Thursday, 01 December 2022

Wells sentenced to four years in prison for Shull murder

THIS STORY HAS BEEN CORRECTED TO REFLECT BRUCE WELLS' CORRECT AGE. WE APOLOGIZE FOR THE ERROR. 

 

LAKE COUNTY – A 19-year-old Clearlake man has been sentenced to four years in prison for the death of a man he stabbed in a confrontation last year.


Bruce Emerson Wells was convicted of involuntary manslaughter on Sept. 11 for the March 24, 2006 stabbing of Samuel Shull, who died the following day, as Lake County News previously reported.


A party with several teenagers who were drinking alcohol had taken place at Shull's home that night, according to defense and prosecution reports.


Both Wells and Shull were intoxicated, and a confrontation ensued after Shull asked the teen to leave his home. Wells stabbed Shull in the chest with a knife with a 3 and a half inch blade, and was subsequently struck over the head with a walking stick by Shull's stepson, Jacob Rines.


Roy Miller, Wells' defense attorney, told Lake County News said Wells was placed in Santa Rosa Memorial Hospital's intensive care unit for four days due to the head injury, which he previously said had caused Wells memory loss.


On Monday, Wells was sentenced to four years in state prison, said Deputy District Attorney David McKillop, who prosecuted the case.


The District Attorney's Office had charged Wells with murder, but after two hours of deliberations the jury instead found for the lesser involuntary manslaughter charge, as Lake County News reported last month.


“The verdict was less than we hoped for,” McKillop said. “The actual sentence was what we expected.”


The maximum sentence Wells could have received was five years, McKillop added.


McKillop said Wells was tried as an adult based on a fitness hearing. The stabbing took place about three months before Wells' 18th birthday.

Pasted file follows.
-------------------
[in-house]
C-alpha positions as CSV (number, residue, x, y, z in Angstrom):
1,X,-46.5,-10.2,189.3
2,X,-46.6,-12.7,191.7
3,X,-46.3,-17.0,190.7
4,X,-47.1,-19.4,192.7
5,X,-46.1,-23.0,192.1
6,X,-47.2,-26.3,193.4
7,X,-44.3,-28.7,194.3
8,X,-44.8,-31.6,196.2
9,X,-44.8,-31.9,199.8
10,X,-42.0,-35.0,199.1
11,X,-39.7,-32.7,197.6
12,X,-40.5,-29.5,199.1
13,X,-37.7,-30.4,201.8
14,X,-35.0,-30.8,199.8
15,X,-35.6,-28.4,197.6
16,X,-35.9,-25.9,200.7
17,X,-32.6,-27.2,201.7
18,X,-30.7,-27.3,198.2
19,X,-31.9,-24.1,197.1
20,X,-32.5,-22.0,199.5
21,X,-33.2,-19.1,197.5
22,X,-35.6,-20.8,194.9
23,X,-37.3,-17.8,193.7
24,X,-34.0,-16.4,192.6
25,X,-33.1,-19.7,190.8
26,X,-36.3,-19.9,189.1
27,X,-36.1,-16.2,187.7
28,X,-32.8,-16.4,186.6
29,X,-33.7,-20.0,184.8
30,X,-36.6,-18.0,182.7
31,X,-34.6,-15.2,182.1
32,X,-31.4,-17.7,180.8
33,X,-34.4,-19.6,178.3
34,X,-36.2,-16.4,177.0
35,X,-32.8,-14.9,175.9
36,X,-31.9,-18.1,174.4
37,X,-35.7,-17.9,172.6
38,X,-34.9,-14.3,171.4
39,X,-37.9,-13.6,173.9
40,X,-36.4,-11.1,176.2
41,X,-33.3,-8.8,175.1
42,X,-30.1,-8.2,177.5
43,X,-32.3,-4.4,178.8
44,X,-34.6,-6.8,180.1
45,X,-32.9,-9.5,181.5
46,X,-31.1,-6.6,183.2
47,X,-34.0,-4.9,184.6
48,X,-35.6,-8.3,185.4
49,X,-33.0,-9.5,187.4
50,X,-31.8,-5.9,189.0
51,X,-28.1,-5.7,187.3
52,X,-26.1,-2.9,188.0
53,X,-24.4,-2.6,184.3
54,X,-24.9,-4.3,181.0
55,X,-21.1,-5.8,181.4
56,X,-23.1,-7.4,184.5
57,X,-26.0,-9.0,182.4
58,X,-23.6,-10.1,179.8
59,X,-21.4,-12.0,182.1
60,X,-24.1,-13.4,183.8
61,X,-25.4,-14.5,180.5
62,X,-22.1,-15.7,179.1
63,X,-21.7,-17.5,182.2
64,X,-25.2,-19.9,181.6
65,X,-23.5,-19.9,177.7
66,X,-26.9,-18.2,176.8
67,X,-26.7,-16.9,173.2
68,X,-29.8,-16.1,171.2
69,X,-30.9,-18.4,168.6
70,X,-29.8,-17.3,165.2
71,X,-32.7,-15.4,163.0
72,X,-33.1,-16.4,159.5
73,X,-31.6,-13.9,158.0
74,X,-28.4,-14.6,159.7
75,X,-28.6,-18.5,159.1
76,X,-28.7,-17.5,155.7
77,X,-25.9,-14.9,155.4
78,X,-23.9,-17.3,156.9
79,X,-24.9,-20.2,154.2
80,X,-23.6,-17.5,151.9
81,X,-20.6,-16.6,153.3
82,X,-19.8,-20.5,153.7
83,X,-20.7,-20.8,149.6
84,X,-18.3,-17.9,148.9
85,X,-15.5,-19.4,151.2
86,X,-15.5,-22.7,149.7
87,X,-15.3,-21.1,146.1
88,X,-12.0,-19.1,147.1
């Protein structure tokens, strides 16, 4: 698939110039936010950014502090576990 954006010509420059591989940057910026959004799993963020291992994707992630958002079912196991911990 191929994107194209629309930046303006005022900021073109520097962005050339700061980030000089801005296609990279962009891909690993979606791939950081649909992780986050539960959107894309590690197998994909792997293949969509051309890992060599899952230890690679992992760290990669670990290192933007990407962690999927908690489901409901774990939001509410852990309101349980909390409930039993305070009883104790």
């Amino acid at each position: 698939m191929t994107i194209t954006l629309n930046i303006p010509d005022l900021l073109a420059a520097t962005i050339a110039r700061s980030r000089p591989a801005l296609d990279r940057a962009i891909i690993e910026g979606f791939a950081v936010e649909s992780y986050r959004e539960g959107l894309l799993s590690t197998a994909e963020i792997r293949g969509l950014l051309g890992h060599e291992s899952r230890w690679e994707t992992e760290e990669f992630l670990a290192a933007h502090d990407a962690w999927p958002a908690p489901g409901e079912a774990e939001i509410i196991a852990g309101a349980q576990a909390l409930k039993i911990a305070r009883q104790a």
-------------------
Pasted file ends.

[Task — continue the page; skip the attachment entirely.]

Miller said Wells was arrested on March 27, 2006, upon being discharged from the hospital, and has remained in the Lake County Jail ever since.


Given the time he's already served, Miller said he believes Wells will only serve another 10 months at San Quentin State Prison.


He said the least sentence Wells could have received was probation, which is a hard sentence to get in Lake County, according to other cases he's looked at.


“I was hoping he would be granted probation but I wasn't counting on it,” he said.


Miller added that Wells is grateful for the involuntary manslaughter verdict, “given all that happened in this case.”


Once Wells is released from prison, he'll have a neurological evaluation to see if he has any lasting damage from the brain injury, and then Miller has urged him to get his GED. “He's going to have to start his life over.”


Miller said Wells has family and friends supporting him, and that he also will be helping Wells transition to the outside world.


“Making the transition depends a lot on a kid's background,” said Miller. “This kid's background was difficult even by Clearlake's standards.”


Miller explained that Wells grew up in troubled home, with his parents battling drug and alcohol issues, his mother spending time in prison, and he and his brother being raised by a neighbor because their home lacked running water and electricity. “It was rough.”


Child Protective Services didn't get involved in the boys' case, said Miller.


“He fell through the cracks,” said Miller, formerly a deputy district attorney in Lake County. “I've seen a lot of kids fall through the cracks up there.”


Lake County News was unable to contact Shull's family for comment for this article.


Shull was a Vietnam veteran, who served in both the Army and Air Force.


His obituary stated that he “loved to smile and had a positive outlook on life,” was a 49ers fan, enjoyed long walks with wife Linda and their dog, Candy, and was also a gardener and fisherman.


Shull left behind a large family that included his wife, brothers and a sister, children and stepchildren, nieces, nephews and friends.


E-mail Elizabeth Larson at This email address is being protected from spambots. You need JavaScript enabled to view it..


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